You may not recognize the names, but there are two additional challengers for the mayoralty in Penticton.
There are five candidates in total whose names will be on the ballot for mayor. While the likes of incumbent Dan Ashton, local realtor Julius Bloomfield and wine marketing consultant Katie Robinson have garnered attention, two additional campaigns got underway this week.
Vic Powell, 66, spent 33 years in the military, retiring as a sergeant major overseeing communications for the Department of National Defence. He moved to Penticton 12 years ago, and said he has become frustrated as a bystander watching the statements of the current council that misstate the severity of city finances.
“One of the big ones (issues) is to get businessmen off council and get citizens in there. The citizens are going to look after the tax money. These businessmen figure it’s a line of credit and they can just dig into it any time they want by raising taxes. That’s totally unacceptable,” he said.
“Non-residents of the city on council doesn’t work,” said Powell,referring to Ashton, who resides in Summerland. “It’s not going to work with a bunch of tourists that try calling them. The only reason they’re living outside the city is because they don’t like the taxes.”
Powell also said signs around town represent campaigns that are backed by outside interests that may come calling for favours later.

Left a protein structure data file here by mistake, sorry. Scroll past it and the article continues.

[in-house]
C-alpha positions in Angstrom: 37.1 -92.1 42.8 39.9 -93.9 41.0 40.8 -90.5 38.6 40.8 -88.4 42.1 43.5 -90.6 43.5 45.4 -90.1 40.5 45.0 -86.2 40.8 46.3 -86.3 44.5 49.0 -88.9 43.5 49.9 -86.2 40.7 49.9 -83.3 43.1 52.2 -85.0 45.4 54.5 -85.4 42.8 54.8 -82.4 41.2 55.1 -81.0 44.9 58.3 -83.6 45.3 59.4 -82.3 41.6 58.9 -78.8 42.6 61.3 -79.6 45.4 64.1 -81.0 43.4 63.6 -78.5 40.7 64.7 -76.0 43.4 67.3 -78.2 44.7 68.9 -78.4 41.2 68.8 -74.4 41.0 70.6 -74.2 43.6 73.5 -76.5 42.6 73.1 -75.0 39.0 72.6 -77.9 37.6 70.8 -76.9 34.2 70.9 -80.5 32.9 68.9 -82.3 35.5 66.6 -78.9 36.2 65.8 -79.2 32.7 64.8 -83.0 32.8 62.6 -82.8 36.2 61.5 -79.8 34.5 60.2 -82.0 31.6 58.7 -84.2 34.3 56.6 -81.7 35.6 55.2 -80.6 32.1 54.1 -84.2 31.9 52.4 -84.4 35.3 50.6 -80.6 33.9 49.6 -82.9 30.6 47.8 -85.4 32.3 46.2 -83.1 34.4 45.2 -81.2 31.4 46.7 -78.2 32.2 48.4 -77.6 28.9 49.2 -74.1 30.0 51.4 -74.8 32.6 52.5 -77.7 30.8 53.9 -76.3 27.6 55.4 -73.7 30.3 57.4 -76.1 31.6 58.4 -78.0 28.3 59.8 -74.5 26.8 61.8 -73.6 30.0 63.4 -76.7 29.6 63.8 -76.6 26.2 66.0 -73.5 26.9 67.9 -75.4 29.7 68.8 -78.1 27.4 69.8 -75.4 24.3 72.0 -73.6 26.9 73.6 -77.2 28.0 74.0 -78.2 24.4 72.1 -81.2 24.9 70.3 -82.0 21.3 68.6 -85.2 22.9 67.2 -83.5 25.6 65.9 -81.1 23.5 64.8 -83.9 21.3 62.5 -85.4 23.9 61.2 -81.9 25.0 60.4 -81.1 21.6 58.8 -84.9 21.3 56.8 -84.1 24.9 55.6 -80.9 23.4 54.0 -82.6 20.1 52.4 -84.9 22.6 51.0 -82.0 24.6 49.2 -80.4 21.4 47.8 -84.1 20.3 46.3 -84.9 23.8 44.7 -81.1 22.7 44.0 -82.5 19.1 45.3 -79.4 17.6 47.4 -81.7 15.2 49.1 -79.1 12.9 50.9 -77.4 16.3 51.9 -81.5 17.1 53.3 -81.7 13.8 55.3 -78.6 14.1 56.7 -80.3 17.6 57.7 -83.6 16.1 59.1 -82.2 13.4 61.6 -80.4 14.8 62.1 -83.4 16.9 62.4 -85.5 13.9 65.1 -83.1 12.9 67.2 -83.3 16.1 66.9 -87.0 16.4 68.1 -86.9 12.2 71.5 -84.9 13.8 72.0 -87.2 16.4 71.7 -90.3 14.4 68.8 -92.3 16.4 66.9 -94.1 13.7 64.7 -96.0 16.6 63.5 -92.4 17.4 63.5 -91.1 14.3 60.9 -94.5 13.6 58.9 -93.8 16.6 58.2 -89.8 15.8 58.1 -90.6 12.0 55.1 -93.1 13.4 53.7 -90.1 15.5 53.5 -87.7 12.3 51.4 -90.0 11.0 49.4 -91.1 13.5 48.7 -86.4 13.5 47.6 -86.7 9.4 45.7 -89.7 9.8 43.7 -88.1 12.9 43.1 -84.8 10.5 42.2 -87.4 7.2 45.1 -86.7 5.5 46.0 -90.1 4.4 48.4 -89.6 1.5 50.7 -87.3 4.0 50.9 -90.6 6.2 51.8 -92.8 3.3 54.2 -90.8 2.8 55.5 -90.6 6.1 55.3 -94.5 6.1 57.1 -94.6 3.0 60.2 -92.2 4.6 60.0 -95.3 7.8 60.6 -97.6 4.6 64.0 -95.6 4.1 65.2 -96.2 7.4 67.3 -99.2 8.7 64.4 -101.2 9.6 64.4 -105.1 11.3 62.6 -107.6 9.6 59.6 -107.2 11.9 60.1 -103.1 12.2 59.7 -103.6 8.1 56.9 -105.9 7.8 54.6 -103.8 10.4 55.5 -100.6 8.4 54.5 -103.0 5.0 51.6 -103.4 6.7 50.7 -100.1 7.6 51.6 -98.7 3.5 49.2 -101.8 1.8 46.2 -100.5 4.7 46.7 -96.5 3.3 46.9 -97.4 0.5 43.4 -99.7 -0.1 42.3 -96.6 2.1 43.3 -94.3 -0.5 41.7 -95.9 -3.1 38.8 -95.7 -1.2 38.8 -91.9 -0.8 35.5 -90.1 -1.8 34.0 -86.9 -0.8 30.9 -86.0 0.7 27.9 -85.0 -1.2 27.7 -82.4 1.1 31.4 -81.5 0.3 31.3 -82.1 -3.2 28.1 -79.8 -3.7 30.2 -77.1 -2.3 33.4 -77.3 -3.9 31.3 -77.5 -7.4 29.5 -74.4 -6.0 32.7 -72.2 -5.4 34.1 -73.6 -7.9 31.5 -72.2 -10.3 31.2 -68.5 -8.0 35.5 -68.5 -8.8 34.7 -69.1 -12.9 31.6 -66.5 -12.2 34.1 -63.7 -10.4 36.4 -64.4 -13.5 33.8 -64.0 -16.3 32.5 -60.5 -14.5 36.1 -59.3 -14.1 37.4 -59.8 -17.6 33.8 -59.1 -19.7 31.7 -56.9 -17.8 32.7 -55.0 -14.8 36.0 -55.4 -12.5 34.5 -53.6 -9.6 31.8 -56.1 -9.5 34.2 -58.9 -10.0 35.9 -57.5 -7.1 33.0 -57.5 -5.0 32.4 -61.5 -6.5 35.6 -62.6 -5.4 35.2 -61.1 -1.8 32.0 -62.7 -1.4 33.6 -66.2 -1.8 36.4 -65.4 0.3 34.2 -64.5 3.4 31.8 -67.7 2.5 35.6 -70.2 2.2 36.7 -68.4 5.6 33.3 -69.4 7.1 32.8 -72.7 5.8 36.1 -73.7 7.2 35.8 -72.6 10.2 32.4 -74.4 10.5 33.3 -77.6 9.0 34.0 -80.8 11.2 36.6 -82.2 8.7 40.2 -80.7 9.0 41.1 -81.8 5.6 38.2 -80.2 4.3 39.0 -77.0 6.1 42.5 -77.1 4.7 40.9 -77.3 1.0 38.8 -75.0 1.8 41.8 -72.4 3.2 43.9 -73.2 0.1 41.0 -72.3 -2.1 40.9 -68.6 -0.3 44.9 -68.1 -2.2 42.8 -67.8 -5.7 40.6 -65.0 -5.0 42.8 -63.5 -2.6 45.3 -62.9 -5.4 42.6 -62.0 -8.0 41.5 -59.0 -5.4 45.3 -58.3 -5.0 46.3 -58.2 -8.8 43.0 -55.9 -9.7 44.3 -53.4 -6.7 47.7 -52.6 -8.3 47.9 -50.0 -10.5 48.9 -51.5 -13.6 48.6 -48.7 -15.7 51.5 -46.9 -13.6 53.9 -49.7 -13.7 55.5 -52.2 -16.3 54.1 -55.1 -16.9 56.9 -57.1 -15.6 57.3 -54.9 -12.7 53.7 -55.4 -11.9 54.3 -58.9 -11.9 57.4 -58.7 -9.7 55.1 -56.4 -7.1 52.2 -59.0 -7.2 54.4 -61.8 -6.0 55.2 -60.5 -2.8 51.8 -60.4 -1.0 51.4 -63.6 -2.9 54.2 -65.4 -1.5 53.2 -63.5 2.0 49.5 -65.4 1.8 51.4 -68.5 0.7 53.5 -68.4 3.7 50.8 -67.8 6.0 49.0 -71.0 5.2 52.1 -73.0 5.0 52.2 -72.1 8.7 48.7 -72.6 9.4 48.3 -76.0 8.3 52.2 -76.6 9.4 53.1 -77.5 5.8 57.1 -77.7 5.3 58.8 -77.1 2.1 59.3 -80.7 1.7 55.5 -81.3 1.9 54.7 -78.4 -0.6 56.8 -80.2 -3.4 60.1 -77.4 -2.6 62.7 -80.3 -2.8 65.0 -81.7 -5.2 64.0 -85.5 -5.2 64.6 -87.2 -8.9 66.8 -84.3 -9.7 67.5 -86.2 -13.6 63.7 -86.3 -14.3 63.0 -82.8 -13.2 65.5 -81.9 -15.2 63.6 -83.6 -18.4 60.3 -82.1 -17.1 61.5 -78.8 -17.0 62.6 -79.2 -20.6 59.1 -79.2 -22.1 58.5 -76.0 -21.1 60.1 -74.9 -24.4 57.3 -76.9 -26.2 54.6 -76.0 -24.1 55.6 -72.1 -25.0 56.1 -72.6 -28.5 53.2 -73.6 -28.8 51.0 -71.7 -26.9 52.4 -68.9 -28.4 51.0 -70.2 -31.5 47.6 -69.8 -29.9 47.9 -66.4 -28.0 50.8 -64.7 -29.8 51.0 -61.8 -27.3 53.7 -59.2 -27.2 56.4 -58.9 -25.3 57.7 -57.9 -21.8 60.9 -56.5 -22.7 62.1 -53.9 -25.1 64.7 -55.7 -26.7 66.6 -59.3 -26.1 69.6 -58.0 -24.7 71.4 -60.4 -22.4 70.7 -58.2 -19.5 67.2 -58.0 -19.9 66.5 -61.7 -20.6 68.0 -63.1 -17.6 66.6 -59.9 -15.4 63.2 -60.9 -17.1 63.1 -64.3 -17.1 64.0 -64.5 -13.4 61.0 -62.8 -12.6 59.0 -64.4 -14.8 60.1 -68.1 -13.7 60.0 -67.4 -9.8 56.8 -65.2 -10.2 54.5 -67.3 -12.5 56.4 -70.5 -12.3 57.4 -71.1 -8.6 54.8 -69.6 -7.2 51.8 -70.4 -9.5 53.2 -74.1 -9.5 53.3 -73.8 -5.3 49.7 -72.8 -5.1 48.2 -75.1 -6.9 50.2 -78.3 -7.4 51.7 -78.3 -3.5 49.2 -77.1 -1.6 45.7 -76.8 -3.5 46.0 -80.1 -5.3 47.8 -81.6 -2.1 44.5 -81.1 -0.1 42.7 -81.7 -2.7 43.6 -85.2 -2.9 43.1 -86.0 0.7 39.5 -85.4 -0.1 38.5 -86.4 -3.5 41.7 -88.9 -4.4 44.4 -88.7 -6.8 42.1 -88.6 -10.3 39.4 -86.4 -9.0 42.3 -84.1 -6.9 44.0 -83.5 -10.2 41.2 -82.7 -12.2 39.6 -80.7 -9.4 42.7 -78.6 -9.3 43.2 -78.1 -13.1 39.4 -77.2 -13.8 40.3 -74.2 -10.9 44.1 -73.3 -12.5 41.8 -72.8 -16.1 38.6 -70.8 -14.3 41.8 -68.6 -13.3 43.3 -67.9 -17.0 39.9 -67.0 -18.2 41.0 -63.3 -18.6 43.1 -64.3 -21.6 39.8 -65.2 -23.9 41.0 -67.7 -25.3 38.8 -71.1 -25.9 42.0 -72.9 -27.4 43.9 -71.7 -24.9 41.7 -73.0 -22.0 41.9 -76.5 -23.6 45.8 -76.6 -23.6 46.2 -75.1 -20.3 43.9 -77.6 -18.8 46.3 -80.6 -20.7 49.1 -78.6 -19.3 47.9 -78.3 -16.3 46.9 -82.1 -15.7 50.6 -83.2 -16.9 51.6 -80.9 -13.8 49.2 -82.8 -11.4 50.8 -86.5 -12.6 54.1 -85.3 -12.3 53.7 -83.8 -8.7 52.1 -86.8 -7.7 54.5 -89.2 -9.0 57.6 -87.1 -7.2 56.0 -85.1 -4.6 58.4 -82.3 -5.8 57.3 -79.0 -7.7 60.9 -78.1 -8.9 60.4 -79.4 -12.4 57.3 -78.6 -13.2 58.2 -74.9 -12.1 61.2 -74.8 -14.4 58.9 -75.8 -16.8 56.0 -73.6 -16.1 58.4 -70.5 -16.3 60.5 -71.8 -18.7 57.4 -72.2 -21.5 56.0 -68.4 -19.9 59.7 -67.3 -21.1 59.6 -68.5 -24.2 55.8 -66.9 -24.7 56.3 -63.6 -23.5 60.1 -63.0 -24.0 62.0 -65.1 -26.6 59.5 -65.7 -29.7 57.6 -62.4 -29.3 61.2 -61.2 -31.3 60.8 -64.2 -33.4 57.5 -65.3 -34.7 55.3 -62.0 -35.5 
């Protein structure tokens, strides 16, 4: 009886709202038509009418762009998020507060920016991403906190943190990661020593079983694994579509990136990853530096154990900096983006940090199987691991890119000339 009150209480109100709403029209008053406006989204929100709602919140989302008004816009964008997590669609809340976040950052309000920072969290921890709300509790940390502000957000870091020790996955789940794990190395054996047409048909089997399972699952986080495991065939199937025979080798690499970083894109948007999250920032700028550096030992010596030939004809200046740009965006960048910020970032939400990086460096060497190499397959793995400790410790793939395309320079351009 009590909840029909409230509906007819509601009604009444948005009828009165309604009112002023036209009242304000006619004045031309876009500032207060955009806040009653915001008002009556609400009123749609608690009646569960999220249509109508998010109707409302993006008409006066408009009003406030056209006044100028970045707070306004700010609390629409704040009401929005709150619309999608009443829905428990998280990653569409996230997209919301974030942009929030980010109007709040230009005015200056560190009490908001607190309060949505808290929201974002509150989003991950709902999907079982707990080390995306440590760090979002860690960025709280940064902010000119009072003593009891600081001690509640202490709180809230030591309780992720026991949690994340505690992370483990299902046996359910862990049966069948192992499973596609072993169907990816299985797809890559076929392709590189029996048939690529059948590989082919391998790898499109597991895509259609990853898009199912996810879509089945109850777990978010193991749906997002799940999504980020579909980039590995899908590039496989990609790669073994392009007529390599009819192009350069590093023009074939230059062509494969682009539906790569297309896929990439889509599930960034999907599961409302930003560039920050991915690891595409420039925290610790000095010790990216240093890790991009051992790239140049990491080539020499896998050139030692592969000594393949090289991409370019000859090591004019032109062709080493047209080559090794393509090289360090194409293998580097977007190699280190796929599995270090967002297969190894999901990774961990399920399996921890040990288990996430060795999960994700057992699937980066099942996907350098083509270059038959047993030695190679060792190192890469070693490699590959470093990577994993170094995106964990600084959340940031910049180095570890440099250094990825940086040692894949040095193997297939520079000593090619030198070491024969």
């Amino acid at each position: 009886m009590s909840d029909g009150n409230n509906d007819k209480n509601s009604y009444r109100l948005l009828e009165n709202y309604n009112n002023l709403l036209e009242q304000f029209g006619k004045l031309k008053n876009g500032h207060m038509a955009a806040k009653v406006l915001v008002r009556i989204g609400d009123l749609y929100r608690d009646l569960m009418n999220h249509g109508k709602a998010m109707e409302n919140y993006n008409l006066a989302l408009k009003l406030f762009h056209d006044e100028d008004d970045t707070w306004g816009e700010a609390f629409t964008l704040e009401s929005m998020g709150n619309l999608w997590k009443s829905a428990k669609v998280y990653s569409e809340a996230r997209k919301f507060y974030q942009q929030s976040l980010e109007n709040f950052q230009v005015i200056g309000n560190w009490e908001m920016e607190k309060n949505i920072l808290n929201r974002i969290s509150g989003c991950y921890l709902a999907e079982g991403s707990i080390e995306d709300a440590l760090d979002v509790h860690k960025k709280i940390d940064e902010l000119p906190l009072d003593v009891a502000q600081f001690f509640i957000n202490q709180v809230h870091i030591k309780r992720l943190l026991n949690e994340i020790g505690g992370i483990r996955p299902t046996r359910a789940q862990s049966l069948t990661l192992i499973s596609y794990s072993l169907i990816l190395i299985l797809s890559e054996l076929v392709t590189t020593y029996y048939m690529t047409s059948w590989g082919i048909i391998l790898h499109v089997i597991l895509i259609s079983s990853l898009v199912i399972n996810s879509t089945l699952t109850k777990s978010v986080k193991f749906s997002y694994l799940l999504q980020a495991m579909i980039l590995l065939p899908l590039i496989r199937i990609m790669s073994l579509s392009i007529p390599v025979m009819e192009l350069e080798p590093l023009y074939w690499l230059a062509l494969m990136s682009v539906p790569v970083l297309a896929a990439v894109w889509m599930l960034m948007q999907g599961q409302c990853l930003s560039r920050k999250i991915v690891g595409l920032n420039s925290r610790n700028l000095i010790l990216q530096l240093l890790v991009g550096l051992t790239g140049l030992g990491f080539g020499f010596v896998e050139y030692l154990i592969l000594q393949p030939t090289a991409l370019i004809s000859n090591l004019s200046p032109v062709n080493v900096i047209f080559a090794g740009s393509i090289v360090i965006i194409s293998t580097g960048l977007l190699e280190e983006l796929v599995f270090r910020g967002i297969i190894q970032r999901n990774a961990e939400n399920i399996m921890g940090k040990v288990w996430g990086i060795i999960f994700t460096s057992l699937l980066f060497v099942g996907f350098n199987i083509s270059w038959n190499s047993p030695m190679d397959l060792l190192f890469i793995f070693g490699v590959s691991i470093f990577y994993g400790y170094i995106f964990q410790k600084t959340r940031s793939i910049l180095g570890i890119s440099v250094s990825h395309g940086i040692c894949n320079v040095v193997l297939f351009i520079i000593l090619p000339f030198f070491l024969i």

“Who’s backing them? Because they’re not footing the bill out of their own pocket. There’s some organization behind them,” he said, adding he wants to build accountability to the taxpayer as well.
“There seems to be no accountability right now.”
Jukka Laurio, 53, is also running for the position. He originally hails from Victoria, where the capital city draws thousands of visitors each year. After moving to Penticton seven years ago, Laurio said he has watched the city “stagnate.”
Tourism, he said, is the city’s main driver and the municipality needs to offer more
“Penticton used to be the place to go. Tourism built the city,” he said. “The industry we have here now, we should market it and use it as much as possible, but it would require an overall plan that everybody would have to participate in.”
He said he doesn’t intend on marketing Penticton as a manufacturing town, because “it’s not really designed or suited for those kinds of things.”
Laurio said he has a plan for the city which includes bolstering cultural offerings, which would be beneficial to the retirement community.
“Everybody wants something to do. I propose to make Penticton a place where everyone has something to do,” he said. “That will benefit the businesses, the restaurants and the hotels in summertime.”
He decided to seek the mayoralty instead of councillor to ensure his vision would be put forward.
“I do believe the position of the mayor is to provide leadership and provide vision, and is the one who comes up with a plan and directs the plan,” said Laurio. “I happen to have a plan.”